10. Thanks for the lightning swift replies. For my part, I had no particular intention to abandon or depart from the Base Homeland Passions, but the rules as written just seemed a little unclear to me as to whether they were strictly mandatory or not. My group will shortly be generating RQG characters, most of us having played a lot of RQ2 back in the early-mid 1980's and a bit of the Avalon Hill RQ3 edition in the later 1980's, and so we are fairly well versed in Glorantha. But players being players, they will no doubt try to gently push the boundaries where they can. So I wanted to gain a feel for what other groups were doing. Having read the RQG rules, I am inclined to agree that the character generation system looks cleverly designed to place the PC's deep into the Dragon Pass milieu and so I intend as GM to tinker with things as little as possible. cheers Mark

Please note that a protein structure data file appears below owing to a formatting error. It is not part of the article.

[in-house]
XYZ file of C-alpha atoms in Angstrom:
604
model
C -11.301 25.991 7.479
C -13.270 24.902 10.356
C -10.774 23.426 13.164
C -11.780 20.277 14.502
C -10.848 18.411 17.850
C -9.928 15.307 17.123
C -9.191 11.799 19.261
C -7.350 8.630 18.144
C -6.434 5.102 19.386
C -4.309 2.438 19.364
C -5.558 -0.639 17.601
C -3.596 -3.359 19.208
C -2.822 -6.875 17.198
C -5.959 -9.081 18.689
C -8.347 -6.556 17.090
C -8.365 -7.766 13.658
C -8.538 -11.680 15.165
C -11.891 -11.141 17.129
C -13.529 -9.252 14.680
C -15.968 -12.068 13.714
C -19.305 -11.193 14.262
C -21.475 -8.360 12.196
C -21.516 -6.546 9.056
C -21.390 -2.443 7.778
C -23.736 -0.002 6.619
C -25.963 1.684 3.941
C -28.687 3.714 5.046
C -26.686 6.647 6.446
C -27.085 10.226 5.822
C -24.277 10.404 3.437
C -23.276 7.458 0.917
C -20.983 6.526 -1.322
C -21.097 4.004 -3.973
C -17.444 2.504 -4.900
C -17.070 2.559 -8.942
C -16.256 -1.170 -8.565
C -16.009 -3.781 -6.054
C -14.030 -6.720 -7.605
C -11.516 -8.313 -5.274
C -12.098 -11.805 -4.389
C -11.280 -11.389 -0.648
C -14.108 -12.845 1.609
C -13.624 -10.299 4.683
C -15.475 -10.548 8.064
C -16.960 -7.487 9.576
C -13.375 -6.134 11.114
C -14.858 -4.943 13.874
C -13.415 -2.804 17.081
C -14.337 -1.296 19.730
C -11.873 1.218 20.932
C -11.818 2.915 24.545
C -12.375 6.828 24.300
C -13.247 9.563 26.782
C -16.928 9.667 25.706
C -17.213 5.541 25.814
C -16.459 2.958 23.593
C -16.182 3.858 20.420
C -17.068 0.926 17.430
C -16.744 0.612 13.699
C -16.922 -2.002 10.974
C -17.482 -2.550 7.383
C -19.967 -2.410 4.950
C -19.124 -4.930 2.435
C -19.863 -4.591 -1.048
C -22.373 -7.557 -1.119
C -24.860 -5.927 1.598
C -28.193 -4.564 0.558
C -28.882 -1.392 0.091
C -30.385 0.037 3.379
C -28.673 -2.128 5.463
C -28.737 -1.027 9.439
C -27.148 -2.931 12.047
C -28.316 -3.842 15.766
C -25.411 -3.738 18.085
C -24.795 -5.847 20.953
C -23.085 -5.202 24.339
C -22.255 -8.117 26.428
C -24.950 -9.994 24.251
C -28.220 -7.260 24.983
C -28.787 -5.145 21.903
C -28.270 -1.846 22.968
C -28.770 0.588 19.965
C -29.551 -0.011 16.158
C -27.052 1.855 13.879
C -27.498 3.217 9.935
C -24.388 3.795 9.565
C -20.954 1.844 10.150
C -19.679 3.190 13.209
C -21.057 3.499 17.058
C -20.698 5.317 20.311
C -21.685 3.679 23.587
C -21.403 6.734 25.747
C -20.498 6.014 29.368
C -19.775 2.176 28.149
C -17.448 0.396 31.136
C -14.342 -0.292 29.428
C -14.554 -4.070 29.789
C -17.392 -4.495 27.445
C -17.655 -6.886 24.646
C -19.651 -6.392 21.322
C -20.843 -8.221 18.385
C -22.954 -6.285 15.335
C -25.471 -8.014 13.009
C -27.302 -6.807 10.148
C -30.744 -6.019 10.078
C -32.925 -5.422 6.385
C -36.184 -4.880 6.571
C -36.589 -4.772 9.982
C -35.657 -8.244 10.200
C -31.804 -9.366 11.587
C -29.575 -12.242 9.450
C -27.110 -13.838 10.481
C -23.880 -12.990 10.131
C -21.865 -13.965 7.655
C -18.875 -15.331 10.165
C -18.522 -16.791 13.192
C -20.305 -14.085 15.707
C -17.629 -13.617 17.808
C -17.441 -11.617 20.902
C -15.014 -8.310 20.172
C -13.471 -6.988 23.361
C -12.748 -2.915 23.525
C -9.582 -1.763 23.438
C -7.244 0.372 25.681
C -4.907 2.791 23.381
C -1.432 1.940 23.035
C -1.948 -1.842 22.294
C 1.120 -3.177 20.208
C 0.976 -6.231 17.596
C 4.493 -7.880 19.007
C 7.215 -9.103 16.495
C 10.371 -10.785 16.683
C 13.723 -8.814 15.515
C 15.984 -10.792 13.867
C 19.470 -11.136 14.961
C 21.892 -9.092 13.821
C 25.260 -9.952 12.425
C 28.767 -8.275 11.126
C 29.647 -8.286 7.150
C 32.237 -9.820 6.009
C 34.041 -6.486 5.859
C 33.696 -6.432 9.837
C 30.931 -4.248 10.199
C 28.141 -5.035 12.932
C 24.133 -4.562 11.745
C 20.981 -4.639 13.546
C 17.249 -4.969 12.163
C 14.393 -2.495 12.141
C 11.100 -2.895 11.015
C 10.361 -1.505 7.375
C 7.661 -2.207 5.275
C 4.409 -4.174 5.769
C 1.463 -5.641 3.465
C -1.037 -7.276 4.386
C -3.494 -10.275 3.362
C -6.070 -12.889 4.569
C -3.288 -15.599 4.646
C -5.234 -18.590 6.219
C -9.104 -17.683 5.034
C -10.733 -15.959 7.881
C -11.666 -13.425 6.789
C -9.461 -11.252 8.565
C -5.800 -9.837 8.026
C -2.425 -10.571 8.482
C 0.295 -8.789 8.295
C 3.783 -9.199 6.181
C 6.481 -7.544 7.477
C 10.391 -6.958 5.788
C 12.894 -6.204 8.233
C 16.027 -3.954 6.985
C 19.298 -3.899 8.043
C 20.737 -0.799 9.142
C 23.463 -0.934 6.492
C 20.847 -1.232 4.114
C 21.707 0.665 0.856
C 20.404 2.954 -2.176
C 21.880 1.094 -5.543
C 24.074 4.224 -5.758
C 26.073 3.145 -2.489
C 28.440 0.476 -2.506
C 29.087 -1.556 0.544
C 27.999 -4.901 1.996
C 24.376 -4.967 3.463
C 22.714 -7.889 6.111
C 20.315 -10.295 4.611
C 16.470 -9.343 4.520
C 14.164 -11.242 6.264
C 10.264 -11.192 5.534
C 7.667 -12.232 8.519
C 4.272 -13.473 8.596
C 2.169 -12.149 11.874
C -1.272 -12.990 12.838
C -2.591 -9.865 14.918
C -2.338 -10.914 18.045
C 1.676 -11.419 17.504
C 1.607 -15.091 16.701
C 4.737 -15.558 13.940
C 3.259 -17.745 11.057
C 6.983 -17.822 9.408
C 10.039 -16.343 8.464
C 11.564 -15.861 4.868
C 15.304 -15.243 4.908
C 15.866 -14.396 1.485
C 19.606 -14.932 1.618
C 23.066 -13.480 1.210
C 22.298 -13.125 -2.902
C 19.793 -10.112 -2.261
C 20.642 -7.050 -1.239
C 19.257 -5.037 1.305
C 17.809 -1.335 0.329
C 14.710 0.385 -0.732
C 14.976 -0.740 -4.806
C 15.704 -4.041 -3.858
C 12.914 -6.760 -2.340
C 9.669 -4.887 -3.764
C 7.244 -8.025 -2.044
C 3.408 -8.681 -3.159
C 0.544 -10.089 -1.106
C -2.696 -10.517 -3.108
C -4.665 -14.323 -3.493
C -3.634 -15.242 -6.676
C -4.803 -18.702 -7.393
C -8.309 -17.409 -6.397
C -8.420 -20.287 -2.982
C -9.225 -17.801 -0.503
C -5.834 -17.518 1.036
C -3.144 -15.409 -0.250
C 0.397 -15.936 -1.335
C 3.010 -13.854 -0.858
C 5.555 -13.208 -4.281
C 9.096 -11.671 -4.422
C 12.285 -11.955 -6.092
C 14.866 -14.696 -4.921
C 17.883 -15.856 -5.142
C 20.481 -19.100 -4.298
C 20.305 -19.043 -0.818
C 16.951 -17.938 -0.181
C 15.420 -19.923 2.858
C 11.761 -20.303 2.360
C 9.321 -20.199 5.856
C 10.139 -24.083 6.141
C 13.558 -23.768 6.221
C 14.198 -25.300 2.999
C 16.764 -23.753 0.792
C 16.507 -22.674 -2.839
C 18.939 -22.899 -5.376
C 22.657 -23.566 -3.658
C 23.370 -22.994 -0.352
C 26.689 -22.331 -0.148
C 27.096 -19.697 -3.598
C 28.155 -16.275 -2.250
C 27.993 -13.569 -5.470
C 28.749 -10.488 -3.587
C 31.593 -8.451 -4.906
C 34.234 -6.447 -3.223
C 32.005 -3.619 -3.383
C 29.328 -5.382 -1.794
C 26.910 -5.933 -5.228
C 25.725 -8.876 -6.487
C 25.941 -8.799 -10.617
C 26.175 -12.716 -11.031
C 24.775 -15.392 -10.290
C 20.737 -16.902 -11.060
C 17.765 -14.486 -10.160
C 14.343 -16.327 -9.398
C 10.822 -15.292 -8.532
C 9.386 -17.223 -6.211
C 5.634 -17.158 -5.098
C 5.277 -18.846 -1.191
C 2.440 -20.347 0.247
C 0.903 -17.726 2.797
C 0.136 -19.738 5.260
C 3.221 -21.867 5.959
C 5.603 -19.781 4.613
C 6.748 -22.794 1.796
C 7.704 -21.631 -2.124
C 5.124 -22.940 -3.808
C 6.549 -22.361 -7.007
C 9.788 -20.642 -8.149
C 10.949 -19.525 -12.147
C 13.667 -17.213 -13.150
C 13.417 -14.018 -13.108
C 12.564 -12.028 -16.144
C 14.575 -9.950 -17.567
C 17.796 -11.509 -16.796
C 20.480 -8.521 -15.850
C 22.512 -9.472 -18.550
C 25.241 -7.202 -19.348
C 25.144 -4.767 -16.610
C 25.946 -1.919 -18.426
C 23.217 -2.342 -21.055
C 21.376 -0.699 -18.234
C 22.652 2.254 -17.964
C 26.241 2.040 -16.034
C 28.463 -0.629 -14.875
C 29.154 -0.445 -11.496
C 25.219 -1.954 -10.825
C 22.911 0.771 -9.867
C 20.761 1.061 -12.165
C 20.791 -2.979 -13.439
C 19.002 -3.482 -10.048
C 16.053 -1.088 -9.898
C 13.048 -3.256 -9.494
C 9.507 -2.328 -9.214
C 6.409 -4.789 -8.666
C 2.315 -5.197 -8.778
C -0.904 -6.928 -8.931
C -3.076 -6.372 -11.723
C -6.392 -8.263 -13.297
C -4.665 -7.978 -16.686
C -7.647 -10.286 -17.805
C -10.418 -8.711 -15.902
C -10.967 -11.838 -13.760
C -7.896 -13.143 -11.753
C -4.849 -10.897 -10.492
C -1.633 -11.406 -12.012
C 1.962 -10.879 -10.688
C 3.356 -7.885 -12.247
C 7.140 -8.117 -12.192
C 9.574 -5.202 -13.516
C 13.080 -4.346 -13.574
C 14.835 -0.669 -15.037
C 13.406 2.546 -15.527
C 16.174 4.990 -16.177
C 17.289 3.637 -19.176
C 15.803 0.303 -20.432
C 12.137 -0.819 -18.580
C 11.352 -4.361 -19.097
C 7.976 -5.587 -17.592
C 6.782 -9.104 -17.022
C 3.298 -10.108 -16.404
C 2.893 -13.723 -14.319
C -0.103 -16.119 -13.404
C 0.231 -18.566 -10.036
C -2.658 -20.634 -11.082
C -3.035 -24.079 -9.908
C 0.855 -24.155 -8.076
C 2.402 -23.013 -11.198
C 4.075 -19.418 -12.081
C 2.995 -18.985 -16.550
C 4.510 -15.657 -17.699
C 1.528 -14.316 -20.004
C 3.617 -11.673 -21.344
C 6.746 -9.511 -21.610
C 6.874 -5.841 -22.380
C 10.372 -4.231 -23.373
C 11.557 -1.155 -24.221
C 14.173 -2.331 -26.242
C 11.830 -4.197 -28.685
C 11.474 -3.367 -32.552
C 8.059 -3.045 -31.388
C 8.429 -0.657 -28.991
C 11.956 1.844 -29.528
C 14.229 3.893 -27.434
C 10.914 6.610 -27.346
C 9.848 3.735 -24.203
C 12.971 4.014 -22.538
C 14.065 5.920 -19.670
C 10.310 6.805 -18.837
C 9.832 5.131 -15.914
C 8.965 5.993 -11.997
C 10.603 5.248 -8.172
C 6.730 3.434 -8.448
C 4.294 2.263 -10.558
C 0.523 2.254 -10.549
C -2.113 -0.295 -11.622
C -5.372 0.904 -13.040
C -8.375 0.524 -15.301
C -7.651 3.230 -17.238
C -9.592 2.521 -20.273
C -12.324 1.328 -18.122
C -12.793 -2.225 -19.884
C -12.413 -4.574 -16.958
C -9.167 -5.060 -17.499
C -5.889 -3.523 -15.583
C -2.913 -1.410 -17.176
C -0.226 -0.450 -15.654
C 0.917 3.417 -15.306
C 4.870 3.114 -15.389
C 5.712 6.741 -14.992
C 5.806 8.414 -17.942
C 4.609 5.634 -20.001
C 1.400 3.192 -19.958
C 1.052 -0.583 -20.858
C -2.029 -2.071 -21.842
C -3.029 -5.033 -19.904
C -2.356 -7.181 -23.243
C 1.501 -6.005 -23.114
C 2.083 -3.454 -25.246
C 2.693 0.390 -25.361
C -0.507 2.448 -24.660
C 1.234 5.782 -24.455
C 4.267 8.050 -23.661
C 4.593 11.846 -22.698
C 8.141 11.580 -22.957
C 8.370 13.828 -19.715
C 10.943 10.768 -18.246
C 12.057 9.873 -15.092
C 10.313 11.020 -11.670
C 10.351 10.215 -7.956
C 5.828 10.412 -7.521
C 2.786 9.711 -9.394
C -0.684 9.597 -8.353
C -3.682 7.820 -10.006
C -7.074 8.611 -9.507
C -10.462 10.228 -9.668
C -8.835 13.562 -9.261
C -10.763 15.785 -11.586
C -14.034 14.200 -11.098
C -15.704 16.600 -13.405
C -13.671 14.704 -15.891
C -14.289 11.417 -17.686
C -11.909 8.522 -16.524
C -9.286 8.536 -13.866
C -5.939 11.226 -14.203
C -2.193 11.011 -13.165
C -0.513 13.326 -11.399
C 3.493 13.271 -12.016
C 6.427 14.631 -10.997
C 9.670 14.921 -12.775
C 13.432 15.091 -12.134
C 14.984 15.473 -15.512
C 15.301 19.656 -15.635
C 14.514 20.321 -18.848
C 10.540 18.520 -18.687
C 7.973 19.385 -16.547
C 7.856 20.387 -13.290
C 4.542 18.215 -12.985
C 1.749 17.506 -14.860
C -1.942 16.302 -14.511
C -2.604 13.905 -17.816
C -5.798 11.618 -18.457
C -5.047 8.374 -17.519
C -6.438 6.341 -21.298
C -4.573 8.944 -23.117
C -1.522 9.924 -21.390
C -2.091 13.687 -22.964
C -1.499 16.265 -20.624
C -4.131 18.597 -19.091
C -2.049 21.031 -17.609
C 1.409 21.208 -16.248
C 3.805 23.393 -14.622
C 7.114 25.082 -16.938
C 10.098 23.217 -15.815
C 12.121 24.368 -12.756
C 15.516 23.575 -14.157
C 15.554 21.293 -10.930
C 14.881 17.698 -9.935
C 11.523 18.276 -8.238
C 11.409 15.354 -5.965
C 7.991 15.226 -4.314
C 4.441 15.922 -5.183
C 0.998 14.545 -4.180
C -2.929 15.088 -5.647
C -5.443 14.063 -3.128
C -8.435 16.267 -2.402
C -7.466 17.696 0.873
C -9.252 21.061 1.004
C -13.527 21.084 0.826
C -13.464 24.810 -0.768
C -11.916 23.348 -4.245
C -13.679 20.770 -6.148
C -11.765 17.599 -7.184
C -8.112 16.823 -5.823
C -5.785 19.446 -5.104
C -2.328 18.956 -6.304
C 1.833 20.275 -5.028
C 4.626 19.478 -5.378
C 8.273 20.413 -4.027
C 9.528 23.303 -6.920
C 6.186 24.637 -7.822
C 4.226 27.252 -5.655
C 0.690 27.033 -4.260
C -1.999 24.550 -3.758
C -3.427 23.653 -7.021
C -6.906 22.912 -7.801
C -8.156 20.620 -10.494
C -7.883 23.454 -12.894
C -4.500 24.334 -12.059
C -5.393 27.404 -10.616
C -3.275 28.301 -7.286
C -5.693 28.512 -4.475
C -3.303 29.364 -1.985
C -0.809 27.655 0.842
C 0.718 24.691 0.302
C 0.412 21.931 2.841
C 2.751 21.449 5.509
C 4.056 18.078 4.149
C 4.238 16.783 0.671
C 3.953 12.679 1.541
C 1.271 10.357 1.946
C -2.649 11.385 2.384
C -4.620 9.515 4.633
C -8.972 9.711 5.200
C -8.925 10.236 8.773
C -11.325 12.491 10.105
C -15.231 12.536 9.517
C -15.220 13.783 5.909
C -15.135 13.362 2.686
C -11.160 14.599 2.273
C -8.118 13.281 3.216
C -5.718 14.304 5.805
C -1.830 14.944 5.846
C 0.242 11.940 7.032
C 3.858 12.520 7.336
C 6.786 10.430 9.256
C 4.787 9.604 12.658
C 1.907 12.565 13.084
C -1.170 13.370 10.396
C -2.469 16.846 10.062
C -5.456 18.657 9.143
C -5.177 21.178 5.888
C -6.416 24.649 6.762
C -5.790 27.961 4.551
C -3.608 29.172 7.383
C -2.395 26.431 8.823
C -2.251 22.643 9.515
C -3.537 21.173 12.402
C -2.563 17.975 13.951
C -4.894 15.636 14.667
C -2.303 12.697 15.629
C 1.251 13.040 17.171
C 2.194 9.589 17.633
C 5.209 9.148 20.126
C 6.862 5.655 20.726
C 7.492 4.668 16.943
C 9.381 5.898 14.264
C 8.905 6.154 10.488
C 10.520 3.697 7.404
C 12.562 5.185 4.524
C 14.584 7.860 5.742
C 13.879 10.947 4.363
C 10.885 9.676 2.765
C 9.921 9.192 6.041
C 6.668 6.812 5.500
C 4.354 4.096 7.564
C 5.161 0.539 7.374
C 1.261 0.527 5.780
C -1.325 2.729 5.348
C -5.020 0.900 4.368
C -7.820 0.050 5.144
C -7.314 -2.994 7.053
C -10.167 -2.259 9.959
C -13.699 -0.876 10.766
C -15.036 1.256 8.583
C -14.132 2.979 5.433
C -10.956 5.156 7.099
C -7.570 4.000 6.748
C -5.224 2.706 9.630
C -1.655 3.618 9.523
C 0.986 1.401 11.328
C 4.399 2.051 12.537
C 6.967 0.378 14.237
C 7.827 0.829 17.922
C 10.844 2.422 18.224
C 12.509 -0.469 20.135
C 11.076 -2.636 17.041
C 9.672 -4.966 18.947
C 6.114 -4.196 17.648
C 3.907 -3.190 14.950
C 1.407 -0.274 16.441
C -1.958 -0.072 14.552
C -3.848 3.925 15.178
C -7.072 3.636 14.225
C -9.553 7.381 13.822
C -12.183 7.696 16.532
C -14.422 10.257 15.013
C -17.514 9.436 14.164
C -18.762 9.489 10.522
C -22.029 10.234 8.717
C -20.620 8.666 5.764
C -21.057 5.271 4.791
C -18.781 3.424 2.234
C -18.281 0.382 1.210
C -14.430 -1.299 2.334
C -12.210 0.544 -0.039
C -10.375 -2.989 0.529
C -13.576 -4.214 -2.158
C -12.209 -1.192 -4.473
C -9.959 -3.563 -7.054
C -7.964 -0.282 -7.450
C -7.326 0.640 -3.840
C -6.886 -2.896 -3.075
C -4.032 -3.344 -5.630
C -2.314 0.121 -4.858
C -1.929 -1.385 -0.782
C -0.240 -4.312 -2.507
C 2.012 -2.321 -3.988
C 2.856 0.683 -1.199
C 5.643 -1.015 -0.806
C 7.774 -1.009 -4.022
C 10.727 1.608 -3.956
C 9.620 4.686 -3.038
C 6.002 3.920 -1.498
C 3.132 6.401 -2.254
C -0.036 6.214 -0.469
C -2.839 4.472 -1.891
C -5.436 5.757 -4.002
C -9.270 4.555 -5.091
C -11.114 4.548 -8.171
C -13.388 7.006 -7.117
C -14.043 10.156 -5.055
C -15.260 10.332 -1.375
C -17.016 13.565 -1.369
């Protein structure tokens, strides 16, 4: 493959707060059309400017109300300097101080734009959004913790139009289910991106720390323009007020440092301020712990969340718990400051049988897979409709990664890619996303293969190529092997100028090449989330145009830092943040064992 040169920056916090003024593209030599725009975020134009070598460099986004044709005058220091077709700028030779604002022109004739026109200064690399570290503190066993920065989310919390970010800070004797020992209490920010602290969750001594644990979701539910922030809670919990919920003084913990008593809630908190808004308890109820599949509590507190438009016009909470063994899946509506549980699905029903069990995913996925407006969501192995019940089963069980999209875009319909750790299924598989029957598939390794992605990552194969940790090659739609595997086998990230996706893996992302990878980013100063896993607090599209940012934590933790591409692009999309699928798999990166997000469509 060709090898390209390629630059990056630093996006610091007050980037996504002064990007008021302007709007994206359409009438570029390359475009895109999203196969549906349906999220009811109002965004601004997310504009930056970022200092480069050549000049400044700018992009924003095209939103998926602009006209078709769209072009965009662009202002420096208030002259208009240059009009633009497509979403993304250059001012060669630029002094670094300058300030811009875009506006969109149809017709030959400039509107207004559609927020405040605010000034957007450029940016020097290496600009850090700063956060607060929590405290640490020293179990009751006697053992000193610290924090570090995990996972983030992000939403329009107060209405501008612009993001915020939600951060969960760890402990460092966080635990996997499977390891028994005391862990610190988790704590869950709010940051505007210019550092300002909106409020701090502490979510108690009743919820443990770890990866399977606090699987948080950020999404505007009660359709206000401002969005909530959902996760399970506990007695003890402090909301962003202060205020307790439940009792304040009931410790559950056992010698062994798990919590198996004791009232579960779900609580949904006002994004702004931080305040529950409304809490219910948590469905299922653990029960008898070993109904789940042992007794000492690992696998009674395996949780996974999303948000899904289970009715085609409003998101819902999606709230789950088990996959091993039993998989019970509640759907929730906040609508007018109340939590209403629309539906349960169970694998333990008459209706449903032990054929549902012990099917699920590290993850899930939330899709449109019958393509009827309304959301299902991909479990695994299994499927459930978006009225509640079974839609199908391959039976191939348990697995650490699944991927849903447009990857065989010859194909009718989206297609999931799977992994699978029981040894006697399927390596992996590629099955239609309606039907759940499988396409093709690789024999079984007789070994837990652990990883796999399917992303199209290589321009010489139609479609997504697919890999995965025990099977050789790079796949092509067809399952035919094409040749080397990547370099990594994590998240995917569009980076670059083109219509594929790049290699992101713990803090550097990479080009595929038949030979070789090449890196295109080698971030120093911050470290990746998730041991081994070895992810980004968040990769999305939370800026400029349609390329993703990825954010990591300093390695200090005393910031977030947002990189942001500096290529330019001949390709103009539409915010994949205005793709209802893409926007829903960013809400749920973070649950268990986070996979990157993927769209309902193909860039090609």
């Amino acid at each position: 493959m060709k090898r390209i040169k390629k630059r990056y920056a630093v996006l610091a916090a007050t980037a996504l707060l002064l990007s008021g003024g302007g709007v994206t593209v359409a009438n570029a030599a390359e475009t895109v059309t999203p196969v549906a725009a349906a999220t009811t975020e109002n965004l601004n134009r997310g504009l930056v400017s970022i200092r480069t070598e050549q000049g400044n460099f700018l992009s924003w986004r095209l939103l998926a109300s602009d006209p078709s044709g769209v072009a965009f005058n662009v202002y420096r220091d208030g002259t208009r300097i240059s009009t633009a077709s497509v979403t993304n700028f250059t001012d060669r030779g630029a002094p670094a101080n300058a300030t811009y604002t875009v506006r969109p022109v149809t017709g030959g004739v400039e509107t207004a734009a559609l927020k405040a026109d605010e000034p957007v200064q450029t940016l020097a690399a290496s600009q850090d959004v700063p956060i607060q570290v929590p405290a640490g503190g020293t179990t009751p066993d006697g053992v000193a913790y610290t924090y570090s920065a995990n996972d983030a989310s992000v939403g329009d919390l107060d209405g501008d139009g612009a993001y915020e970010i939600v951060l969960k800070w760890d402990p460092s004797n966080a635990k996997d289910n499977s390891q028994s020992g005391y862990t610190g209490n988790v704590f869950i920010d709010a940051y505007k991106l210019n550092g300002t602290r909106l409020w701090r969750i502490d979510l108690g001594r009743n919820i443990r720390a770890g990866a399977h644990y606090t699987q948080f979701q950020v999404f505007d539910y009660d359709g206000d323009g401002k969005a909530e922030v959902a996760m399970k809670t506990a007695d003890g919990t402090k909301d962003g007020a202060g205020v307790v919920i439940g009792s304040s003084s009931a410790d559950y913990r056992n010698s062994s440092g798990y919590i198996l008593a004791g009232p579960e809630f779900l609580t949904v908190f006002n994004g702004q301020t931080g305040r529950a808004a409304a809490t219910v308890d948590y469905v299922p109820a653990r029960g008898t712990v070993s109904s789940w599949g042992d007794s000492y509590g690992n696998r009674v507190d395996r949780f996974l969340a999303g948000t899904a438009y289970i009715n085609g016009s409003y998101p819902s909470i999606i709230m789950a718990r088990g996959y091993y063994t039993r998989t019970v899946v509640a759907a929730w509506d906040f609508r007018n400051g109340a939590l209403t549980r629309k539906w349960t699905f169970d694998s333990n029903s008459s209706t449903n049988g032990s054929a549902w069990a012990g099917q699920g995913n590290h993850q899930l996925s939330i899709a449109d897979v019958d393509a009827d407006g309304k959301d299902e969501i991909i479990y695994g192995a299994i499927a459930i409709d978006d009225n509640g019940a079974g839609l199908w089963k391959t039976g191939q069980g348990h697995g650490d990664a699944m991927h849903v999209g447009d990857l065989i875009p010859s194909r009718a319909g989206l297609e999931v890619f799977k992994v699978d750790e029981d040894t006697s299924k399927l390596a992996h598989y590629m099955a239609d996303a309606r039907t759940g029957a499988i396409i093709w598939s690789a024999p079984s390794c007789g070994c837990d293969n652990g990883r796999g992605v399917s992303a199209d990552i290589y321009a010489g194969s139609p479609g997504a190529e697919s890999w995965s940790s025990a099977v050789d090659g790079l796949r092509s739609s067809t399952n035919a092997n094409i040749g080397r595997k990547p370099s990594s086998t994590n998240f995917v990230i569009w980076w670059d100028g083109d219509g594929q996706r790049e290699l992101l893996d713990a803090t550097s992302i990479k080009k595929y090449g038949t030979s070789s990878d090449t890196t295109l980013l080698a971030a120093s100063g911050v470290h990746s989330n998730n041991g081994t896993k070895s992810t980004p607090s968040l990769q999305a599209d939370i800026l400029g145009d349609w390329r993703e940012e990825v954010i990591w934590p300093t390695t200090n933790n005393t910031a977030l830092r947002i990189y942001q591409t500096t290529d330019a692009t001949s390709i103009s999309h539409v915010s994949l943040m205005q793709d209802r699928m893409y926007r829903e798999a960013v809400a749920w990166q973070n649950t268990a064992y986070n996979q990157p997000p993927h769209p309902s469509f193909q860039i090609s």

11. Page 26 states under the heading 'Starting Passions': As a member of a Homeland, your adventurer starts with three Passions at 60%. Then on page 27 there is a box entitled "BASE HOMELAND PASSIONS'. listing three Passions for each of the main starting Homelands Must a pc's starting passions be taken from the box entitled "BASE HOMELAND PASSIONS'? So if I start with a Sartarite PC, I must take Love (Family) and Loyalty (Clan) & (Tribe) or can I chose other Passions as an alternative (noting that I will gain other Passions anyway as I work through the PC generation process)? cheers Mark